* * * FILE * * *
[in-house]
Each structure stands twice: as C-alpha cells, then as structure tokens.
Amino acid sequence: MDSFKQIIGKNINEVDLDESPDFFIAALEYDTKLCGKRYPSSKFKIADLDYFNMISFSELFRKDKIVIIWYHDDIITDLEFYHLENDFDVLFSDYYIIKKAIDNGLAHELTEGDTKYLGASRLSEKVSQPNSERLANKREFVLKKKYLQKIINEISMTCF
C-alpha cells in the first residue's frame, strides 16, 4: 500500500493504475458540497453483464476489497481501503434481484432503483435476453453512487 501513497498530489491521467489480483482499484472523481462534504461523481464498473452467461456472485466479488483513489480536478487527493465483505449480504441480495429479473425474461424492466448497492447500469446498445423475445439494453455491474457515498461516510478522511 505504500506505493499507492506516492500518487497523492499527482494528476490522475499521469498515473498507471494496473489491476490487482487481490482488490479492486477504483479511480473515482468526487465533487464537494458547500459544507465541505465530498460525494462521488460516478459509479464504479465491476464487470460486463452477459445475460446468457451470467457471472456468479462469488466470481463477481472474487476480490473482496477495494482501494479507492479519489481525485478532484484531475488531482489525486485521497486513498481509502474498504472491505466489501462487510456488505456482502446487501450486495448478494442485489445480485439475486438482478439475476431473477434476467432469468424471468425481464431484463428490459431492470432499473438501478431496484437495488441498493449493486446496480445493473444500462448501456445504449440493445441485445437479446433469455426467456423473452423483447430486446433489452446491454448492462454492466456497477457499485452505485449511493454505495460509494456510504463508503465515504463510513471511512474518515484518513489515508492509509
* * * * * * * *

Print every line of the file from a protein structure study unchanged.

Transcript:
[in-house]
Each structure stands twice: as C-alpha cells, then as structure tokens.
Amino acid sequence: MDSFKQIIGKNINEVDLDESPDFFIAALEYDTKLCGKRYPSSKFKIADLDYFNMISFSELFRKDKIVIIWYHDDIITDLEFYHLENDFDVLFSDYYIIKKAIDNGLAHELTEGDTKYLGASRLSEKVSQPNSERLANKREFVLKKKYLQKIINEISMTCF
C-alpha cells in the first residue's frame, strides 16, 4: 500500500493504475458540497453483464476489497481501503434481484432503483435476453453512487 501513497498530489491521467489480483482499484472523481462534504461523481464498473452467461456472485466479488483513489480536478487527493465483505449480504441480495429479473425474461424492466448497492447500469446498445423475445439494453455491474457515498461516510478522511 505504500506505493499507492506516492500518487497523492499527482494528476490522475499521469498515473498507471494496473489491476490487482487481490482488490479492486477504483479511480473515482468526487465533487464537494458547500459544507465541505465530498460525494462521488460516478459509479464504479465491476464487470460486463452477459445475460446468457451470467457471472456468479462469488466470481463477481472474487476480490473482496477495494482501494479507492479519489481525485478532484484531475488531482489525486485521497486513498481509502474498504472491505466489501462487510456488505456482502446487501450486495448478494442485489445480485439475486438482478439475476431473477434476467432469468424471468425481464431484463428490459431492470432499473438501478431496484437495488441498493449493486446496480445493473444500462448501456445504449440493445441485445437479446433469455426467456423473452423483447430486446433489452446491454448492462454492466456497477457499485452505485449511493454505495460509494456510504463508503465515504463510513471511512474518515484518513489515508492509509